Tackling haze a joint effort
This coming Saturday marks the 13th anniversary of the signing of the Asean Agreement on Transboundary Haze Pollution. All Asean members ratified the agreement the following year except Indonesia which, after waiting for 12 years, ratified the document last year. It is not difficult to understand why.
Throughout those years, annual haze from out-of-control peat forest and plantation fires in Indonesia's Sumatra and Kalimantan continued to be blown across the sea to blanket the skies of Singapore, Malaysia and southern Thailand. And throughout those years, Indonesia failed miserably to address the problem.
The haze problem is the worst in two decades due to a strong El Nino. A thick layer of smog has been blanketing Pattani, Songkhla, Yala, Narathiwat, Satun, Surat Thani and Phuket for the past several days.
The toxic haze has now reached health-threatening levels. Face masks have been distributed to residents and tourists to protect themselves. Children, old people and those with respiratory problem have been advised to avoid outdoor activities. In Songkhla, about 20 residents rallied in front of the Indonesian consulate to protest. Meanwhile, in Bangkok, Prime Minister Prayut Chan-o-cha called for closer regional cooperation to tackle the haze problem.
If the prime minister's appeal for regional cooperation is the best we can do under present circumstances, then it is disappointing. It seems, as always, we have been very kreng jai (respectful) to Indonesia. A stronger collective message from Thailand, Singapore, Malaysia and the Philippines should be sent out to Jakarta to pressure Indonesia to cooperate with its neighbours to tackle the haze, now a serious regional problem.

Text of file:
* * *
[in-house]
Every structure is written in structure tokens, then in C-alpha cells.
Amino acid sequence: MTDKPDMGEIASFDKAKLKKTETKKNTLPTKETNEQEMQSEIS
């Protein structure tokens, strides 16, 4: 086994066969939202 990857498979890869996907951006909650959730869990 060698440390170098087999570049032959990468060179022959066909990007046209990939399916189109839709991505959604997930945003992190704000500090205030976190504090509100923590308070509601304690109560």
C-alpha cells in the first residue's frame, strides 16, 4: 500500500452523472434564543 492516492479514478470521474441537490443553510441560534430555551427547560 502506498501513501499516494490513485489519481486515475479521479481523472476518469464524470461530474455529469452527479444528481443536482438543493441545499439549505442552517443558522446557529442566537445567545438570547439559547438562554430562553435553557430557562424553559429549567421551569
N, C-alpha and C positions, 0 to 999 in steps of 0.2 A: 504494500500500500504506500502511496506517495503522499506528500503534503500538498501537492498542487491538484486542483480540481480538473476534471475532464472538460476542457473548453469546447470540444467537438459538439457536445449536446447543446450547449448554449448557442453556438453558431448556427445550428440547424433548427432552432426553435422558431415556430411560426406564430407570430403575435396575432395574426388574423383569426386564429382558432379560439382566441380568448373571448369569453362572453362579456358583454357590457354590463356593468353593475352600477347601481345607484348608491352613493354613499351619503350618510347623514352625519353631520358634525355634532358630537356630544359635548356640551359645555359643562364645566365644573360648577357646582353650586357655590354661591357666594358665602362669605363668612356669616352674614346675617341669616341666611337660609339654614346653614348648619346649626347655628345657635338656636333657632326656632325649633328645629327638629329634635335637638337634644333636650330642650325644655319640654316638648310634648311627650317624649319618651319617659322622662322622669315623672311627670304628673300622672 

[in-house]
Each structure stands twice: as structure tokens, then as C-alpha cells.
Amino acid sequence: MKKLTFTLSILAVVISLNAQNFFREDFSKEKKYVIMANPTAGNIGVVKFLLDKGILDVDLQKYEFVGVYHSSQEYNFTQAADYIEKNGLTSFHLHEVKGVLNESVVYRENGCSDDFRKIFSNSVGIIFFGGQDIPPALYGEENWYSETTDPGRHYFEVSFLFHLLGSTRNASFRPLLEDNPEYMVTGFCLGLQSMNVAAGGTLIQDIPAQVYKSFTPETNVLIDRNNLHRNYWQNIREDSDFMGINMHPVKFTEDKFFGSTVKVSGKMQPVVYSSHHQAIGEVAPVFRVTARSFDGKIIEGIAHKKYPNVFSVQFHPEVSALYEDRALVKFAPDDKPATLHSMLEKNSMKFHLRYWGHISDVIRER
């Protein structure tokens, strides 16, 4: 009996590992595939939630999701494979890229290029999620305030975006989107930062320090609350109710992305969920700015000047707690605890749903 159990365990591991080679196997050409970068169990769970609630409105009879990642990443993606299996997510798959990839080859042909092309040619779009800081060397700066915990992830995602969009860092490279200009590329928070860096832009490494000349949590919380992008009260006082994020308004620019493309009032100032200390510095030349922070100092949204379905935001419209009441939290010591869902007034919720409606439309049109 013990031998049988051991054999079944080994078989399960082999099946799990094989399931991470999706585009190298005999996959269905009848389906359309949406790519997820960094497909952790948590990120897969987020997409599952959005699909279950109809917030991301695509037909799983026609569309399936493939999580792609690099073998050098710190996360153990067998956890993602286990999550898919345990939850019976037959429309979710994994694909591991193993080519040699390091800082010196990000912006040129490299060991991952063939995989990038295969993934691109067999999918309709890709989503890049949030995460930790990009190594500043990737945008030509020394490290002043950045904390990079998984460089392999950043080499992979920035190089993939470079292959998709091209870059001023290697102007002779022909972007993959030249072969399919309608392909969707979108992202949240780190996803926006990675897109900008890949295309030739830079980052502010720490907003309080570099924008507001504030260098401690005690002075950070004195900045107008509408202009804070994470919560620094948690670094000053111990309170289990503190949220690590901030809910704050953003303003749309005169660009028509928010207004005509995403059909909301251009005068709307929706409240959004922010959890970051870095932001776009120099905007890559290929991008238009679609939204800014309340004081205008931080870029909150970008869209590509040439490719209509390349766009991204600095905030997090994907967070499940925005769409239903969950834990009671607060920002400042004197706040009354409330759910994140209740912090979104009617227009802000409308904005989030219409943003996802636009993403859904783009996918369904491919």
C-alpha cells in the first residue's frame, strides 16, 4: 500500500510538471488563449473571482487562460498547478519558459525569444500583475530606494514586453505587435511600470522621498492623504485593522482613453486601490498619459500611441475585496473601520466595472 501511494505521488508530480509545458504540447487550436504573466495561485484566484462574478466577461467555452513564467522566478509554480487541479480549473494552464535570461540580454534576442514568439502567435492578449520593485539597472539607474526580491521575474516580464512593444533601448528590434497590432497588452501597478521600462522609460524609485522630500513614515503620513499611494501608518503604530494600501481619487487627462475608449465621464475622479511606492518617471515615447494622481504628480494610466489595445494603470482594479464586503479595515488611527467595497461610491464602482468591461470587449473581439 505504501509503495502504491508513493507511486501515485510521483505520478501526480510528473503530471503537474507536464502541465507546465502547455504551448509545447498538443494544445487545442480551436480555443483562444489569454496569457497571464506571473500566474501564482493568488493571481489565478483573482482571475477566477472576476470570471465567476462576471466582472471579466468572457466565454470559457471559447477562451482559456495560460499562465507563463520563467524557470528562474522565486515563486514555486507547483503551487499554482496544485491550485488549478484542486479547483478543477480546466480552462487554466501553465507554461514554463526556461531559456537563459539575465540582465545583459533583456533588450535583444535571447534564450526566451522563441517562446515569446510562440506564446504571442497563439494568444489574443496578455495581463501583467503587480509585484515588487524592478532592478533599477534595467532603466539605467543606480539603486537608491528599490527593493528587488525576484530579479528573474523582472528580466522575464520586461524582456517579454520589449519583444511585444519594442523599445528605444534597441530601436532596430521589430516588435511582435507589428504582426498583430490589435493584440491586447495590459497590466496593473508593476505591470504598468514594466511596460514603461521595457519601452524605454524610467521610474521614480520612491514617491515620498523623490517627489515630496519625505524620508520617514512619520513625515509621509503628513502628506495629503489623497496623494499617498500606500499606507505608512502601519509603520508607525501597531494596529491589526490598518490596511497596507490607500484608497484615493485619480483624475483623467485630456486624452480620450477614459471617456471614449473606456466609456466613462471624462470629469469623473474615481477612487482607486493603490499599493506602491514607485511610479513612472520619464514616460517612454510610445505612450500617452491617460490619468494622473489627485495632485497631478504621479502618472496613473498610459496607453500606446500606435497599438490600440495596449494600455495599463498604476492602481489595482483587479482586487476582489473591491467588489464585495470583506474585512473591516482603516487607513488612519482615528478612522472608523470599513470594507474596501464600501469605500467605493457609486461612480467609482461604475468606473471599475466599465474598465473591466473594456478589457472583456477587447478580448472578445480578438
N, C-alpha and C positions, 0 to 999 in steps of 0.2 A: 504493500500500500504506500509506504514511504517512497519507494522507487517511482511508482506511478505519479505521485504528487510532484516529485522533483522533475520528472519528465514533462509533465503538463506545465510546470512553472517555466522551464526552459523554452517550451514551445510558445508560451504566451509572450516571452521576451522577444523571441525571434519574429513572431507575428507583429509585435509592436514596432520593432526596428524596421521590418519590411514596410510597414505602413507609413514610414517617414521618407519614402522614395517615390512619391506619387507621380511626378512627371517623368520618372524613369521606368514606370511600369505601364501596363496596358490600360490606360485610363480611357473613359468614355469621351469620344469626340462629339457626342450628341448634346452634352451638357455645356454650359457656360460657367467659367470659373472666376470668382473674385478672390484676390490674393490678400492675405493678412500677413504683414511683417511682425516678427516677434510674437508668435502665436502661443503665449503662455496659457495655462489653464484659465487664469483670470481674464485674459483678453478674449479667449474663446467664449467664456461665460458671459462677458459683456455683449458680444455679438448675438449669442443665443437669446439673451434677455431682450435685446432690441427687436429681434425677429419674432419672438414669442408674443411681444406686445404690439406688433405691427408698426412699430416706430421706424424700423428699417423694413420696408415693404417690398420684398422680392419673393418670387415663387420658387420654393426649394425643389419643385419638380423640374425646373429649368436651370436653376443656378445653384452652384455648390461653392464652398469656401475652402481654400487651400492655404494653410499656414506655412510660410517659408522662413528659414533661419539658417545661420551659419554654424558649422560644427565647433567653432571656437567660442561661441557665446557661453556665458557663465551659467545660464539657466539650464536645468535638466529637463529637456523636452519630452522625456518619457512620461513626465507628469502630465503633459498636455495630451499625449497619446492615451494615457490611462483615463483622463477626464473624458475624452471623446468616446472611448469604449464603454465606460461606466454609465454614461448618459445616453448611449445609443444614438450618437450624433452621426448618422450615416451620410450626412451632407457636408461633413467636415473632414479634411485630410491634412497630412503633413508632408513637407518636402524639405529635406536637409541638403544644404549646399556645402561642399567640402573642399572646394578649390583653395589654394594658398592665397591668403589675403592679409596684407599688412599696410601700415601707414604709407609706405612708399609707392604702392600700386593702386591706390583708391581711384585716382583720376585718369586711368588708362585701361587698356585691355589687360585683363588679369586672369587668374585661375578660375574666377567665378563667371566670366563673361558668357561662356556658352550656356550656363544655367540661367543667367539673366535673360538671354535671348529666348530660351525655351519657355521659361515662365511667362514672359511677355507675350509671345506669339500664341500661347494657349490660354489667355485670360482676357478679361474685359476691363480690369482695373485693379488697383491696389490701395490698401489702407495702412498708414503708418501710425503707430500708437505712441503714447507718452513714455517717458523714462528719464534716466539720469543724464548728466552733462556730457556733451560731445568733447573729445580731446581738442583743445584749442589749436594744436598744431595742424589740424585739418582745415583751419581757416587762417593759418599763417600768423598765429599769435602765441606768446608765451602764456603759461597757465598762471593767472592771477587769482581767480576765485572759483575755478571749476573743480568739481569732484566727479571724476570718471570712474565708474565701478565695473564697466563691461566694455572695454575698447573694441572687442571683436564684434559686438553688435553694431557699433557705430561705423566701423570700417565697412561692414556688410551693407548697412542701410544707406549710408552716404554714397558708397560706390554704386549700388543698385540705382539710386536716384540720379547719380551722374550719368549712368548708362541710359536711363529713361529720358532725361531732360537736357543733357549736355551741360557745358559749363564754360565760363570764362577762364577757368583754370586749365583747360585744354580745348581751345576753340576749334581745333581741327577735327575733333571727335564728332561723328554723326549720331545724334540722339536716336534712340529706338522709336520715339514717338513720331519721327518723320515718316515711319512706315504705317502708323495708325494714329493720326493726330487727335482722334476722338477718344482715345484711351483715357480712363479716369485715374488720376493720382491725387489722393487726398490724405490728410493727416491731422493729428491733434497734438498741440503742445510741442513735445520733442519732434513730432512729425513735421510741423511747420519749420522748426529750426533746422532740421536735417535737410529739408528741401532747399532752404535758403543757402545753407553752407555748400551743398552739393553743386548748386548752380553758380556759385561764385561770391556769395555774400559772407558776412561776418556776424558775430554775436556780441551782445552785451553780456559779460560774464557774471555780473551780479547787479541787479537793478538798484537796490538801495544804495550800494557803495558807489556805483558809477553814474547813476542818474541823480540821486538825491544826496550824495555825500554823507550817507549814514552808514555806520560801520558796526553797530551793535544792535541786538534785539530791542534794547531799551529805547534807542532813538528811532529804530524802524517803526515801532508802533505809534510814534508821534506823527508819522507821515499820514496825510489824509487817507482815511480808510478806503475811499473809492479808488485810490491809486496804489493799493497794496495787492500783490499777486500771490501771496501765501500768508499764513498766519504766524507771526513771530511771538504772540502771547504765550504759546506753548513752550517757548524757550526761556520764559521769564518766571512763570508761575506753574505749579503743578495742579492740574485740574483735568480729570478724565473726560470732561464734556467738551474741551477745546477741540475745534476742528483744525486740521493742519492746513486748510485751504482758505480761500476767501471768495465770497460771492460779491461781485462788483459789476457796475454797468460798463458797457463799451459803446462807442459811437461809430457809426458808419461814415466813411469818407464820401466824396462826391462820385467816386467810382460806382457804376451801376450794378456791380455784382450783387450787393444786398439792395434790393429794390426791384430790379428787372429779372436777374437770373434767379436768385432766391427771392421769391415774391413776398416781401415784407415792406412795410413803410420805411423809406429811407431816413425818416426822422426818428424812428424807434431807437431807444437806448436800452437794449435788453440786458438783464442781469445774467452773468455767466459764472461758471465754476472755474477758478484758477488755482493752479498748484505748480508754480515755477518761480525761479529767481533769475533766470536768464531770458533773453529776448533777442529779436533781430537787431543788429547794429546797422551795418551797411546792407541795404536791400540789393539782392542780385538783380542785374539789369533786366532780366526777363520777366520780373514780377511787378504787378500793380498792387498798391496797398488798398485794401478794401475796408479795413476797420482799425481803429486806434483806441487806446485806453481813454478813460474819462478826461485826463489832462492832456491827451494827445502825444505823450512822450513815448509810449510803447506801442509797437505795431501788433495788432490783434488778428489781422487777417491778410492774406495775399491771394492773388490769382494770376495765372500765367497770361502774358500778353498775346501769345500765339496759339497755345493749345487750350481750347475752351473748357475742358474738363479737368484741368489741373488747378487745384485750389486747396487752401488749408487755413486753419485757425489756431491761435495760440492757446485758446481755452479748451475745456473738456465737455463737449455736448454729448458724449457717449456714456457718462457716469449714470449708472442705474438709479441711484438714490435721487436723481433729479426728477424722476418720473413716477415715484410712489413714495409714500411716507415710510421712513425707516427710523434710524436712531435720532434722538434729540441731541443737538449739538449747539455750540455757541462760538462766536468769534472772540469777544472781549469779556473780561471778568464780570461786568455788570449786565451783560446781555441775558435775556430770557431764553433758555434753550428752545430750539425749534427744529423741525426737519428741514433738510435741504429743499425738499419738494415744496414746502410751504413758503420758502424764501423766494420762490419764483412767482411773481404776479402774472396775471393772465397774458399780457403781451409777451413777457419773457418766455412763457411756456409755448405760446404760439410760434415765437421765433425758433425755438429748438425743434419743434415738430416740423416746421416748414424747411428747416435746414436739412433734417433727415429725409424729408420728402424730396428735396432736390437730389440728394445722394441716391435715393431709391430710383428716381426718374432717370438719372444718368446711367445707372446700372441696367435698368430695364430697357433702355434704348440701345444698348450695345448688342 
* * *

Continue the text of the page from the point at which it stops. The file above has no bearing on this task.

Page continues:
Indonesia is both the cause and victim of the haze problem. Undoubtedly, it has taken tougher action this year to deal with the problem. Several companies or plantation owners involved in causing fires, either themselves or their proxies, are facing legal action. Some 20,000 troops and police and workers have been mobilised to fight the fires. Indonesian President Joko Widodo told the BBC recently that it would take several years of mitigation efforts before positive results emerge.
But Indonesia should have been more cooperative with its haze-hit neighbours. The Asean transboundary agreement requires member countries to cooperate in developing and implementing measures to prevent, monitor and mitigate transboundary haze pollution by controlling the sources of land and forest fires, provision of assessment and early warning systems, and mutual assistance.
Sadly, Indonesia has turned down offers from Singapore and Malaysia to help combat fires.
Since it may take years to convince the farmers in Sumatra and Kalimantan to quit their slash-and-burn traditional practice, it is more effective and faster to focus on the main culprits -- the oil palm plantations.
The message must be sent to agro companies to stop burning down the forests for their massive oil palm plantations, or risk losing financial support. This means the banks in Malaysia, Indonesia and, in particular, Singapore should be more socially responsible by stopping lending to irresponsible plantation investors.
Since many oil palm plantations that are engaging in slash-and-burn work are owned by Malaysian and Singaporean companies, their governments must not let Indonesia fight the haze alone. They must also stop their home-grown companies from destroying Indonesian forests.
While Indonesia must step up its efforts to end the haze, affected countries -- including Thailand -- must do their part to hold agro companies accountable by hitting them in their pockets where it hurts most.
Bangkok Post editorial column
These editorials represent Bangkok Post thoughts about current issues and situations.
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